The playbook is taking shape, and this is not going to be a "Kumbaya" moment on climate change. At the same time, in the four remaining days, there is a decent shot that some important groundwork will be laid. The Bush Administration, of course, is playing delay -- trying to shift the focus of the conversation away from U.N.-style, everyone-has-a-voice negotiated agreements like Kyoto and towards "let the big guys set their own agenda" voluntary coalitions of the major carbon polluters, leaving much of the world out in the -- well, heat, I guess.
The Administration has moved smoothly from denial to despair (the other two "D" words, along with delay). Even in the run-up to the conference, John Marburger, the Director of the White House Science office, claimed that the target of preventing Earth from warming more than two degrees Celsius, or 3.6 degrees Fahrenheit, "is going to be a very difficult one to achieve." Besides, he said, what really matters are regional events (like drought in the southeast and the collapse of northern Alaska into the Arctic ocean for example). But, needless to say, there is only one world atmosphere, and if you want to minimize regional catastrophes, then you have to limit overall greenhouse pollution. The 3.6 degrees goal is a way of measuring our commitment -- or Bush's lack of commitment -- to avoiding catastrophe. And remember: Only a few months ago, Bush was still claiming that maybe global warming wasn't even real.
China and India are pushing back hard against new calls from both the U.N. Development Program and the International Energy Agency that they should step up to the table and commit to a less carbonized form of economic growth. Montek Singh Ahluwalia, deputy Chairman of New Delhi's Planning Commission, blasted the report for failing to take into account the historical disparity in emissions from Europe and the U.S. and a country like India. And China, too, rejected the calls, although the Chinese response was more modulated, emphasizing the need for any commitments by China to be linked to financial and technical assistance from the industrial world. "Only when I know what technology I have can I calculate how much I can reduce emissions; only when I have funding assurances," said Gao Guangsheng of China's Development Commission.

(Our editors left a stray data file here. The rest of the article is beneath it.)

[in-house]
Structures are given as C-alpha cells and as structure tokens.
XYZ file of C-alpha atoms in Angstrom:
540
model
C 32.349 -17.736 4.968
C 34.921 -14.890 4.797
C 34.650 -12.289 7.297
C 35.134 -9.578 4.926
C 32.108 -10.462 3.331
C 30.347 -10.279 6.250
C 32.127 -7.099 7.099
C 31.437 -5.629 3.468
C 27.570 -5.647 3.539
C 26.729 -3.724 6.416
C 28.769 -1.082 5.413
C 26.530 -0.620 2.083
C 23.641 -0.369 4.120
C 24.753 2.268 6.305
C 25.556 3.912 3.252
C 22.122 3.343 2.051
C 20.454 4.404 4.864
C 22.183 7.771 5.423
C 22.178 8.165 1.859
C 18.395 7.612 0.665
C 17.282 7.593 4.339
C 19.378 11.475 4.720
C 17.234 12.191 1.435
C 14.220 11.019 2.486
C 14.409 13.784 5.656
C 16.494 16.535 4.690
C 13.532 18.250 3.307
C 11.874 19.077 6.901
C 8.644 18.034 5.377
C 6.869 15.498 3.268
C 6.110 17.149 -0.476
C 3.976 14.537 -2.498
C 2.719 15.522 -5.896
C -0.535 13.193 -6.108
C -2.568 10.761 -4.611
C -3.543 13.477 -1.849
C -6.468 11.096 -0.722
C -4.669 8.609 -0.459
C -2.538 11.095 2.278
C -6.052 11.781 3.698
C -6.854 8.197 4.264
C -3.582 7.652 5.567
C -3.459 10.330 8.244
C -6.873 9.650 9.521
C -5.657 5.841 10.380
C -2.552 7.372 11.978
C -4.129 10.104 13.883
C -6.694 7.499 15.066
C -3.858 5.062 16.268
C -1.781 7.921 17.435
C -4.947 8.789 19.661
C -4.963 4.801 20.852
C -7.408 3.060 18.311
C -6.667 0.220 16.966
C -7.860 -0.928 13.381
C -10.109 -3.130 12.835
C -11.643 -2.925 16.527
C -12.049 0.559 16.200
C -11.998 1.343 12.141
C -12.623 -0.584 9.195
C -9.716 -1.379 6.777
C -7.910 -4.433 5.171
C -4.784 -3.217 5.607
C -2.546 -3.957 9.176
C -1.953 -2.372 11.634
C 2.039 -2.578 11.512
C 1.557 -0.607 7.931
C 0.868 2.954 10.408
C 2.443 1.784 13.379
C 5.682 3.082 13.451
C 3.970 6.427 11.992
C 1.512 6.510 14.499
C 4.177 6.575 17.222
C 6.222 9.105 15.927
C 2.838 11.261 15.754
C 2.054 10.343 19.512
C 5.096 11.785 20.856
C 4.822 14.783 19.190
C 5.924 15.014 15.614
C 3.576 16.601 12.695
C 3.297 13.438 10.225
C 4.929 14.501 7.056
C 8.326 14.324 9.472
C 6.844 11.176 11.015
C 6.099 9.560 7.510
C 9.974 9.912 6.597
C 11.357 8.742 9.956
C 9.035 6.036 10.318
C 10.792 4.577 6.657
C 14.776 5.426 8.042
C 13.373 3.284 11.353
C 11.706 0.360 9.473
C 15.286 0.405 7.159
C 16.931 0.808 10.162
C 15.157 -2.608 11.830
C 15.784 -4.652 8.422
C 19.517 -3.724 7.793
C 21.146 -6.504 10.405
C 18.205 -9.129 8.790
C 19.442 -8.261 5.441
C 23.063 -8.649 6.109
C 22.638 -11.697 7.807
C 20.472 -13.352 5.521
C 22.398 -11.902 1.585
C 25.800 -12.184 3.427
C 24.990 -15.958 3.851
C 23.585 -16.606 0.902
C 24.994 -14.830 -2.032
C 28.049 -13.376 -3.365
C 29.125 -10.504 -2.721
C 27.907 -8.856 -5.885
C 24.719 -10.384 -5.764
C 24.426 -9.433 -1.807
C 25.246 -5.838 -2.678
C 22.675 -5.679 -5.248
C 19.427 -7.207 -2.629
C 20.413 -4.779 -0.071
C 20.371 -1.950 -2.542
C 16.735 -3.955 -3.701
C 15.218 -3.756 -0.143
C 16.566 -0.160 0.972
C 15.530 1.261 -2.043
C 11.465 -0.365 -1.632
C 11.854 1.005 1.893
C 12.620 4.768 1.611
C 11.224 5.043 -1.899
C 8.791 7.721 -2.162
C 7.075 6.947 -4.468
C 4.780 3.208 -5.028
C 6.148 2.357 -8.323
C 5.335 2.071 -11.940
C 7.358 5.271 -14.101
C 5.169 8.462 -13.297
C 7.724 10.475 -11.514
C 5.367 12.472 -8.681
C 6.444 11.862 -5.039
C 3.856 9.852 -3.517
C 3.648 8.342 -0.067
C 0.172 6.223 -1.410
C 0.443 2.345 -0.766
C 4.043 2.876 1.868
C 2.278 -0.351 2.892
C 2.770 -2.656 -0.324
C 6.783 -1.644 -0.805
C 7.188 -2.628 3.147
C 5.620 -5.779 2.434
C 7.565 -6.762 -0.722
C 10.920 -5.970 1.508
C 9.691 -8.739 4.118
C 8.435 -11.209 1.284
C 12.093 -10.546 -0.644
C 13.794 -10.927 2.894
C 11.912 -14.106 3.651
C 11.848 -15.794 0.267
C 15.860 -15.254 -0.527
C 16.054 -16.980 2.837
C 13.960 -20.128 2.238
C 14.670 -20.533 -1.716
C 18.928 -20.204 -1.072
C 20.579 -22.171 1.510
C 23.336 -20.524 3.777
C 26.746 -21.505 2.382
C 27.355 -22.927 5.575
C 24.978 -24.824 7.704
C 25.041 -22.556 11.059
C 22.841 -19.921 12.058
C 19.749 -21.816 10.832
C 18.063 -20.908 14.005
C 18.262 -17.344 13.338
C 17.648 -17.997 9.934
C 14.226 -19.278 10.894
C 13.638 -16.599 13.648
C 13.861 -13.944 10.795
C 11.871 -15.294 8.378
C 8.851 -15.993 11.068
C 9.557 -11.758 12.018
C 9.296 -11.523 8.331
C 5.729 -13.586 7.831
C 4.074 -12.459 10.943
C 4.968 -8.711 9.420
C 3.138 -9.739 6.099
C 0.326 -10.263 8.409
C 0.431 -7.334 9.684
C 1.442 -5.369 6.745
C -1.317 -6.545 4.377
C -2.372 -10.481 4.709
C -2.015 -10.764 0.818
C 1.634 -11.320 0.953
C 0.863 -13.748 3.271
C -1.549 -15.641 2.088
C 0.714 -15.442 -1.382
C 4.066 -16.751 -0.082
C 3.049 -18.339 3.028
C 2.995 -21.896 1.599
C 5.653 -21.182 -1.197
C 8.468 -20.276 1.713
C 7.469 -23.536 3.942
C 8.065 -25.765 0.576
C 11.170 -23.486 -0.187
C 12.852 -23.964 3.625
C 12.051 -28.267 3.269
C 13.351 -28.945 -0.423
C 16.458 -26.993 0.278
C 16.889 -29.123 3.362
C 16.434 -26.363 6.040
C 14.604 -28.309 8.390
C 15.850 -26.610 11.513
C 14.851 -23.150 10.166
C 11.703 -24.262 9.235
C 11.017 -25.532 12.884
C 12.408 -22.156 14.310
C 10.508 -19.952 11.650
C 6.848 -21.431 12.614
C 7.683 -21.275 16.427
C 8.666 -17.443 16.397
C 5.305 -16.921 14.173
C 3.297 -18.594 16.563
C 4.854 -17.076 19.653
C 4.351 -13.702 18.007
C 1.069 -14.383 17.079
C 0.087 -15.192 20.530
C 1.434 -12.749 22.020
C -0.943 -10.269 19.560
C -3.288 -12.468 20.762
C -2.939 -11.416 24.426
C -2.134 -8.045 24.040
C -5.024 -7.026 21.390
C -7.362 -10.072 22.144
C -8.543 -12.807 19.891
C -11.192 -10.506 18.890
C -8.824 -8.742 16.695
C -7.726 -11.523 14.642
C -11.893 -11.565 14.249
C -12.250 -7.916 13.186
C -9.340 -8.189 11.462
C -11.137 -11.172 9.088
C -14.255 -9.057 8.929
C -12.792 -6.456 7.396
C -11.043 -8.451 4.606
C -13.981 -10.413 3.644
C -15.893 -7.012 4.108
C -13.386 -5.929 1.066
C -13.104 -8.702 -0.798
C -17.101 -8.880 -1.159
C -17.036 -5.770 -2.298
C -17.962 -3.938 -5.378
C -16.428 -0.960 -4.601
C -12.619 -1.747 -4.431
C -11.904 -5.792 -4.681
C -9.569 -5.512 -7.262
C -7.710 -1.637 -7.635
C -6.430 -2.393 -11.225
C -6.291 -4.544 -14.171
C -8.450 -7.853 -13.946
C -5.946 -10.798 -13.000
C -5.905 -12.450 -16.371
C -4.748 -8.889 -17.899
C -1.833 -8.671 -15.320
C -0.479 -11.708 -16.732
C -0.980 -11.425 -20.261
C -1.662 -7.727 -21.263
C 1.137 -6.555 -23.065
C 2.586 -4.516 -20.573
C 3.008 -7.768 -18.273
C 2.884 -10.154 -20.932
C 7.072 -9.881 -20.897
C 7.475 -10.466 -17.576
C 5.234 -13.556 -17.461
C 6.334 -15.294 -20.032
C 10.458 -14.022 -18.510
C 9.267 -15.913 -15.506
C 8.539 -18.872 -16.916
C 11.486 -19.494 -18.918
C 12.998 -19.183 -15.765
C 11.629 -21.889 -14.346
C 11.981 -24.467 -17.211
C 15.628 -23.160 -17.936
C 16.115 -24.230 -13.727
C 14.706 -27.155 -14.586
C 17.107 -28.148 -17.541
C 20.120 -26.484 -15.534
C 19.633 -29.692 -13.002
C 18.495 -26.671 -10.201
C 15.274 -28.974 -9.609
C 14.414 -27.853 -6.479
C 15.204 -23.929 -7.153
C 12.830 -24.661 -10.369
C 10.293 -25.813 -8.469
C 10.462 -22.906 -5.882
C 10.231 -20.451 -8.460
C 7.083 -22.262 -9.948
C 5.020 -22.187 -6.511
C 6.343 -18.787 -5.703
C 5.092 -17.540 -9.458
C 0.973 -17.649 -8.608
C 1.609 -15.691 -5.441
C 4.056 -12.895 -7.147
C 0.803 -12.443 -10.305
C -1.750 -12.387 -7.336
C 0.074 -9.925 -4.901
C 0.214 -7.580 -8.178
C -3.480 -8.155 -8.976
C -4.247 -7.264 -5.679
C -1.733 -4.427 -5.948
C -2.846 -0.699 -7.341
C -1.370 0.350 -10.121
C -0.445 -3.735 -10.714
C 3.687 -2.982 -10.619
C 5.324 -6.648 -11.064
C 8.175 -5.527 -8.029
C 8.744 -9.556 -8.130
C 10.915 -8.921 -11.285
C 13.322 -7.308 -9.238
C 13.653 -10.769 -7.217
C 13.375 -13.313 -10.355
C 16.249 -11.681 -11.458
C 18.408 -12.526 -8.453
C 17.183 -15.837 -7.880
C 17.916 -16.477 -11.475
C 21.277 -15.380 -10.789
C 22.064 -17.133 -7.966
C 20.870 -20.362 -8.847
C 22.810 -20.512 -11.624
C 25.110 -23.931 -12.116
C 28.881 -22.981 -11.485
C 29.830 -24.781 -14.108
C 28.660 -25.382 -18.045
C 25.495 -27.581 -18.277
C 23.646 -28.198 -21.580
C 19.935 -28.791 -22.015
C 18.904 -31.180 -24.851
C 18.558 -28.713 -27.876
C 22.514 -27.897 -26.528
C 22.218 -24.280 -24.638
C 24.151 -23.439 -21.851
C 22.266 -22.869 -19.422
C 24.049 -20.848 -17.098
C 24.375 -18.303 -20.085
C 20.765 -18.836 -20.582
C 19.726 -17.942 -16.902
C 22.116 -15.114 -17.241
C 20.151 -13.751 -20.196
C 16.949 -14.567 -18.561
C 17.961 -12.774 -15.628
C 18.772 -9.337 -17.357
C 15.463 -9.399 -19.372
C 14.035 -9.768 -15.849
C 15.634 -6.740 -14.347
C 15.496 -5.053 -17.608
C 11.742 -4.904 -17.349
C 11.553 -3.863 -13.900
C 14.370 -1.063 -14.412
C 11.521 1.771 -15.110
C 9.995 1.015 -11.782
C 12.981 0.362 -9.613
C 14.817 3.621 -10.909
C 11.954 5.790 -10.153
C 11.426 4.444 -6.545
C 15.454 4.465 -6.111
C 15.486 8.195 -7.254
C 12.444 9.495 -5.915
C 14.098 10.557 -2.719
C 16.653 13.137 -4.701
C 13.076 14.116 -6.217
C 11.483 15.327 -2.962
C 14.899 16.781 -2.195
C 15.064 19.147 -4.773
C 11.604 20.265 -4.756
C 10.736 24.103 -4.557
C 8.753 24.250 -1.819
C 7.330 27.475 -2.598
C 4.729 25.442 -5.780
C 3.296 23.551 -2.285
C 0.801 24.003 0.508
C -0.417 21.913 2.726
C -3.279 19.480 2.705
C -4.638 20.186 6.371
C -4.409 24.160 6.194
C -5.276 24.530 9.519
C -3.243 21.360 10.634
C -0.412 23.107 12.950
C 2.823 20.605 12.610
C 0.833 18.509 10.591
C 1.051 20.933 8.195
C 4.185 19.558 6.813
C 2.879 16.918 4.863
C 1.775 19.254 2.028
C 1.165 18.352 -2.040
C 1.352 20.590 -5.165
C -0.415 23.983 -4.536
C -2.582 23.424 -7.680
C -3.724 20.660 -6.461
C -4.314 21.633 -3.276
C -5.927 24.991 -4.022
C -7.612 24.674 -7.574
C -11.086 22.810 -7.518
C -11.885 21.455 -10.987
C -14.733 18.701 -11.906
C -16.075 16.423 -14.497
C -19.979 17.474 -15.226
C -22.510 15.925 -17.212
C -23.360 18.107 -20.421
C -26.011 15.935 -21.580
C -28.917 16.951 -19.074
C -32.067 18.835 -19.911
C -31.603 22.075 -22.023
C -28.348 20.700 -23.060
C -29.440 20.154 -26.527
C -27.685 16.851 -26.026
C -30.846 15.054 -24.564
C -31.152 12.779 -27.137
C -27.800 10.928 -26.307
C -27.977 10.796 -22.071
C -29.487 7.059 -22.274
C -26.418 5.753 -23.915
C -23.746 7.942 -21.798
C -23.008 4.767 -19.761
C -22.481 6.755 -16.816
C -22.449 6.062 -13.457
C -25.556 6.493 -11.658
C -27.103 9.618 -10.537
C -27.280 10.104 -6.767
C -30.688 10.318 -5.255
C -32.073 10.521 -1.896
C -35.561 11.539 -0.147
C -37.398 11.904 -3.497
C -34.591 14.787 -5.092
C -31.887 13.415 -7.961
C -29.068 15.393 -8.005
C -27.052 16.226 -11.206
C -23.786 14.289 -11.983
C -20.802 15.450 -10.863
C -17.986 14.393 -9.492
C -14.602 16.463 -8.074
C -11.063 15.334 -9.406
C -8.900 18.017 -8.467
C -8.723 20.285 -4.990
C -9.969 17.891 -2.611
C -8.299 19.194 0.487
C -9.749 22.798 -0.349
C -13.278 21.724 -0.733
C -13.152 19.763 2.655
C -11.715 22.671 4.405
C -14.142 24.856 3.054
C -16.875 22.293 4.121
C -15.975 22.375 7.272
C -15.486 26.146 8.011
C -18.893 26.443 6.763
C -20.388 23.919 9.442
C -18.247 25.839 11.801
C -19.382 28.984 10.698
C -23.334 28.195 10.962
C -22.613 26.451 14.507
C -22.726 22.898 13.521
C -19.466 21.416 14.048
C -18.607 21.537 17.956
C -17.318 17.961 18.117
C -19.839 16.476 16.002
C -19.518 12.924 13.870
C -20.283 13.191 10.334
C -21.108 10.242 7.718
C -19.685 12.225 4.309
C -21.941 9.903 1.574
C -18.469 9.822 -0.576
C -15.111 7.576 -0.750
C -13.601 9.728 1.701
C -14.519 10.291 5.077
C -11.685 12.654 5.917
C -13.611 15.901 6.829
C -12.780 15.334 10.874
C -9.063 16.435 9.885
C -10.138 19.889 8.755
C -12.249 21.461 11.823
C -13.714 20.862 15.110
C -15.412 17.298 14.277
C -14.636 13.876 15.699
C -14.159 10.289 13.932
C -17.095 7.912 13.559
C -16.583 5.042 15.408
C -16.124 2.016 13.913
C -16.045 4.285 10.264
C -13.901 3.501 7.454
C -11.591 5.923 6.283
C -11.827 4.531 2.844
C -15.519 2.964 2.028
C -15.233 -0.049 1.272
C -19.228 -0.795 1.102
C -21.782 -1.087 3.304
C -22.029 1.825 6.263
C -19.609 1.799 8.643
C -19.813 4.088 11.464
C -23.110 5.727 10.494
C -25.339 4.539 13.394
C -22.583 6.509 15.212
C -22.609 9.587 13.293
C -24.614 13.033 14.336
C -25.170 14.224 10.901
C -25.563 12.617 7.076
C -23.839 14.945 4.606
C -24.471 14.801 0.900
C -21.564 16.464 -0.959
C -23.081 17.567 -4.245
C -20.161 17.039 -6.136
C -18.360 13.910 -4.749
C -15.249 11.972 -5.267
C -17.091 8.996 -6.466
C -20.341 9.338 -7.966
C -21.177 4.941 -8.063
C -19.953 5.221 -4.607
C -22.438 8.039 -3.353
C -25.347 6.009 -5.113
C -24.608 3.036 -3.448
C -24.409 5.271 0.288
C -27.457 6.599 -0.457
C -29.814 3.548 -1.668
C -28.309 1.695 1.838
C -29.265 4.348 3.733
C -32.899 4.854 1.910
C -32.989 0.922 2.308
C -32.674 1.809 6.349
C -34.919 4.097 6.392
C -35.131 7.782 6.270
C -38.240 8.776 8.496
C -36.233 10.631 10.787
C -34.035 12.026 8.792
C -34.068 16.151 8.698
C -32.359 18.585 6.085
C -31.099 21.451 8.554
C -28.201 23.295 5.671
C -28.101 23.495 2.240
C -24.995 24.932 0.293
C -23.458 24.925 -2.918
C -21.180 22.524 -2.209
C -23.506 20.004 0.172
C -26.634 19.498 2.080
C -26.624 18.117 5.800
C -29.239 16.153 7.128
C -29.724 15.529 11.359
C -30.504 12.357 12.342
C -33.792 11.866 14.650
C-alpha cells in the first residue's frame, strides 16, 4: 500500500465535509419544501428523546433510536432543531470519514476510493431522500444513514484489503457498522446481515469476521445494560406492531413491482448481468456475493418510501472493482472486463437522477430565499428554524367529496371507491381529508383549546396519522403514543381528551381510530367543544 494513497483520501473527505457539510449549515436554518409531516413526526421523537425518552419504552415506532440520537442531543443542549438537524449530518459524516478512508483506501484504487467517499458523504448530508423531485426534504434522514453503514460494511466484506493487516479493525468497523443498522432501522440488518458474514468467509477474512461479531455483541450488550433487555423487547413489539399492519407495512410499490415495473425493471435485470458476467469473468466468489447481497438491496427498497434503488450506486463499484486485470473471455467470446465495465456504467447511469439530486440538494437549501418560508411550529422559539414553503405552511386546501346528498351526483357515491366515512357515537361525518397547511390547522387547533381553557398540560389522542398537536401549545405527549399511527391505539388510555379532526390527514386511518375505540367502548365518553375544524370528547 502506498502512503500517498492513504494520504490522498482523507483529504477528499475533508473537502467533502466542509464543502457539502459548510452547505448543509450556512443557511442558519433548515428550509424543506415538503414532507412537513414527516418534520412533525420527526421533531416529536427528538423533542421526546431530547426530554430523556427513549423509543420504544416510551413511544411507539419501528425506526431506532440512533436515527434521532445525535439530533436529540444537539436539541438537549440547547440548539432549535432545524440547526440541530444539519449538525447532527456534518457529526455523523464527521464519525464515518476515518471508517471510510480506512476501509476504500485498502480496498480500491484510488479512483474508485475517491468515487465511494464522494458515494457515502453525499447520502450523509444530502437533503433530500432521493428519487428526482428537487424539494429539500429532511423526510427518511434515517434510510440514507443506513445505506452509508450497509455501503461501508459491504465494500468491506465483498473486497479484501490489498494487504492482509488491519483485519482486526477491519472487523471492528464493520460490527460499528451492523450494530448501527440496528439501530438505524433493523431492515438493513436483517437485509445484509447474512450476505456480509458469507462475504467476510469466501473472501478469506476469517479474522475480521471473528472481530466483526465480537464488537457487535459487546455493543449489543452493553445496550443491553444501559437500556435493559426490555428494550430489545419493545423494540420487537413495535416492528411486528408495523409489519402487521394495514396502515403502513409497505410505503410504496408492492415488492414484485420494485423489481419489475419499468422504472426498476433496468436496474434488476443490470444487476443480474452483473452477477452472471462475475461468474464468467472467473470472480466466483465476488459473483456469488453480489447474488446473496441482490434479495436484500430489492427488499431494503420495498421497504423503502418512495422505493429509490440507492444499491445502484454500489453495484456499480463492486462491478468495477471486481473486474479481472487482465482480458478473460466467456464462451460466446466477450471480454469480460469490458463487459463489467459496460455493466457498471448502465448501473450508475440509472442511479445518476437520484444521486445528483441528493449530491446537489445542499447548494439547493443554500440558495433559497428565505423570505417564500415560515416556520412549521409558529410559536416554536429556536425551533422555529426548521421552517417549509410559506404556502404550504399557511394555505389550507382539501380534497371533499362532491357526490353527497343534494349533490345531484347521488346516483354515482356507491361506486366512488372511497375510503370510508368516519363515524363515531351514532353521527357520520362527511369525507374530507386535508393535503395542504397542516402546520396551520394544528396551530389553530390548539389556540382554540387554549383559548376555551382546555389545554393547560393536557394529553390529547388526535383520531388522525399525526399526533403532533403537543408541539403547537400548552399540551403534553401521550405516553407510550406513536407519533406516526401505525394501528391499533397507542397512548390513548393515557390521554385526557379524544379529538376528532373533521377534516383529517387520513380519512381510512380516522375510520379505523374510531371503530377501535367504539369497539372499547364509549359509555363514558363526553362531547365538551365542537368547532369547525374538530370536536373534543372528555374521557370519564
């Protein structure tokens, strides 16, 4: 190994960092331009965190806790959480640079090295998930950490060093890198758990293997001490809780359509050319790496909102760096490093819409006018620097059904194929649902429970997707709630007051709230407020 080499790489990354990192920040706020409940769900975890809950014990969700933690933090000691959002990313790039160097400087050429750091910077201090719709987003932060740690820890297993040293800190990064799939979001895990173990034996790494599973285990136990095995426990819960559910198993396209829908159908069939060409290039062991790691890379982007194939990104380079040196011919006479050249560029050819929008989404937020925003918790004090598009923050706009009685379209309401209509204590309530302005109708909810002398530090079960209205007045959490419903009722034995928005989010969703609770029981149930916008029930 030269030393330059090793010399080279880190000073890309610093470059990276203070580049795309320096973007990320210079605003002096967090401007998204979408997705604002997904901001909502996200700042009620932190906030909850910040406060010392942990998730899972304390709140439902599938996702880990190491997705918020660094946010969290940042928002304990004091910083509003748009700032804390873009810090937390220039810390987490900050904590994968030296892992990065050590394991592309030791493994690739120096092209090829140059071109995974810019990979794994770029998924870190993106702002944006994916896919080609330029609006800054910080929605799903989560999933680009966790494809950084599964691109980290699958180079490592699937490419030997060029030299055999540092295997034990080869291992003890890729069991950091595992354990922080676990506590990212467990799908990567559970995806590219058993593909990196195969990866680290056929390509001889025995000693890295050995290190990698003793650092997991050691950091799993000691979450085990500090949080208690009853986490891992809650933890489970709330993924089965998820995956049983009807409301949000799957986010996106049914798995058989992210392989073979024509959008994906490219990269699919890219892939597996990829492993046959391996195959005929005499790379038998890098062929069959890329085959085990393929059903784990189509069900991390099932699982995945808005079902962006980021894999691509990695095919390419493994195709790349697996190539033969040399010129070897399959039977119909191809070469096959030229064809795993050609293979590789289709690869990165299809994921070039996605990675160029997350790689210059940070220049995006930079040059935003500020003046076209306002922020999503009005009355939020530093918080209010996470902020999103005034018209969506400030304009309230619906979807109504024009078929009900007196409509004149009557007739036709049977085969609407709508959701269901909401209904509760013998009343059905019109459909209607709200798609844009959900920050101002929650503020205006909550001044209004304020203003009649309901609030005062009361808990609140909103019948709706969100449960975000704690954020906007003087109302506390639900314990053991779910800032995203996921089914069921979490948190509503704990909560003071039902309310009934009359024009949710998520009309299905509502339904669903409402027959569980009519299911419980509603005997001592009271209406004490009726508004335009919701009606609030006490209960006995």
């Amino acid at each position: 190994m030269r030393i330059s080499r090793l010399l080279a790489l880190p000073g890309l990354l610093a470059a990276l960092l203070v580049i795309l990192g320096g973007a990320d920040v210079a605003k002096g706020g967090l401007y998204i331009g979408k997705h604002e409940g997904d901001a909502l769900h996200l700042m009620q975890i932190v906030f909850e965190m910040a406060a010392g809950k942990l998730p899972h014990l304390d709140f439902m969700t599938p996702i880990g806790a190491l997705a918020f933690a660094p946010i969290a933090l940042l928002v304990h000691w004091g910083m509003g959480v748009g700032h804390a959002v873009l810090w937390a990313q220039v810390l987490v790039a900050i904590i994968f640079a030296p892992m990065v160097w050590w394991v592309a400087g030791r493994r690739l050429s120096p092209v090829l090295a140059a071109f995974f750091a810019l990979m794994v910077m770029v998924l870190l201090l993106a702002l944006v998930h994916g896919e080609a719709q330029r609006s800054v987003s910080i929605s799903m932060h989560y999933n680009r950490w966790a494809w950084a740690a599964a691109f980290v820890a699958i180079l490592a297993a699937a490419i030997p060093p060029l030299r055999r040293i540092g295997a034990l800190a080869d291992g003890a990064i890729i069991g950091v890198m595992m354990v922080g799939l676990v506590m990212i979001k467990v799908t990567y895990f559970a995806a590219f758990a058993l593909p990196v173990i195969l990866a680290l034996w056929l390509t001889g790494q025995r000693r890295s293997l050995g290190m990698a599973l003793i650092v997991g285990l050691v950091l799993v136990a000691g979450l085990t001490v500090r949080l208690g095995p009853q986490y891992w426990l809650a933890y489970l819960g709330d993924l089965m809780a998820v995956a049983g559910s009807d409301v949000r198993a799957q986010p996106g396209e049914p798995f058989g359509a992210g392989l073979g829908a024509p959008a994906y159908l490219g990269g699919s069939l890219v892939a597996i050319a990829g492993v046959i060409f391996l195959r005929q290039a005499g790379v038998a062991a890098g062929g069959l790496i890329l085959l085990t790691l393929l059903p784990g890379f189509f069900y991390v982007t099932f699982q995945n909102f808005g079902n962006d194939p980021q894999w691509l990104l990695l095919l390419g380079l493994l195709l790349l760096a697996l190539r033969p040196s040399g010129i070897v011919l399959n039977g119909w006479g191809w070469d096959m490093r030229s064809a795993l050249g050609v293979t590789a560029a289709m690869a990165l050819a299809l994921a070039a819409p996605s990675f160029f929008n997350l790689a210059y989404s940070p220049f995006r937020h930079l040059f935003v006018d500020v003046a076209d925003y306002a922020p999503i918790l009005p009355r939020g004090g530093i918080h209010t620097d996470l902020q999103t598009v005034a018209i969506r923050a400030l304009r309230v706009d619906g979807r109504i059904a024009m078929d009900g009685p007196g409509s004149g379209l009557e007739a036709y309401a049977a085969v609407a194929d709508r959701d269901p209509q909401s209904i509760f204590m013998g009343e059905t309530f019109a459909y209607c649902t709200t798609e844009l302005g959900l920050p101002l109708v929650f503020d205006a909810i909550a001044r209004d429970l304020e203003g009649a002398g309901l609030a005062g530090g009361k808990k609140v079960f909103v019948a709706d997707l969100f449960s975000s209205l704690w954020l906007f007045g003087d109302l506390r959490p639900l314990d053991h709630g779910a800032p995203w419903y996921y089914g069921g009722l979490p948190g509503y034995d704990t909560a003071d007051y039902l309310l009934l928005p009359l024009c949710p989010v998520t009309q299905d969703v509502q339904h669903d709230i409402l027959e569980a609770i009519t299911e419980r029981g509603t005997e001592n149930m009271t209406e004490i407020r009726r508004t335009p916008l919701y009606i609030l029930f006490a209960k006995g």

But this all got weirder here this morning, when U.S. negotiator Harlan Watson said it was "premature" to decide that major emission reductions would be needed from industrial nations. "We don't want to start out with numbers," Watson told a news conference, adding that the 25 to 40 percent range was based on "many uncertainties" and a small number of scientific studies by the U.N.'s Intergovernmental Panel on Climate Change (the Nobel Peace Prize winner). But, of course, if it is almost impossible already to stabilize the climate, as Marburger said, then waiting two years to do anything is, in fact, the counsel of despair.
The U.S. is fighting the concept that, as Sir Nicholas Stern, the British economist whose report is one of the fundamental underpinnings of the policy conversation here put it, "now the rich must pay." Joining that fight, it appears, is the Conservative government in Canada. And one of the two biggest problems with the pending Senate Global Warming bill is that in giving so many carbon permits away, as Europe did under Kyoto, it bribes the existing carbon polluters instead of generating funds that can be used for low carbon futures for the third world. The Japanese are being very cautious, trying to see if they can move the dialogue along without creating a deep split within the conference.
But there is tremendous excitement here at the fact that Barbara Boxer's bill was passed by the Senate Environment Committee, as well as an increasing awareness that with more than 700 "Cool Cities" and half the states having joined regional carbon-reduction compacts, America is moving even if the Bush Administration is not. And one of the big mistakes in Kyoto -- to treat halting deforestation differently than promoting reforestation -- is very likely to get rectified. Stern points out that for only $10-15 billion a year, global deforestation rates could be halved, which by itself would reduce CO2 emissions by 10 percent.
My guess is that we still don't emerge with a solid funding mechanism to deal with this huge opportunity -- just including deforestation in the existing "clean development mechanism" won't begin to do the job. We need some serious global commitment to ending the illegal timber trade and paying all rainforest nations annual rent for the carbon they are storing for the rest of us. But getting the issues on the table will tee them up for a post-Bush world in which, if public pressure continues to build, we will finally see climate chaos for what Stern calls it -- the greatest market failure in human history, but one we can fix through intelligent redesign of the global energy economy.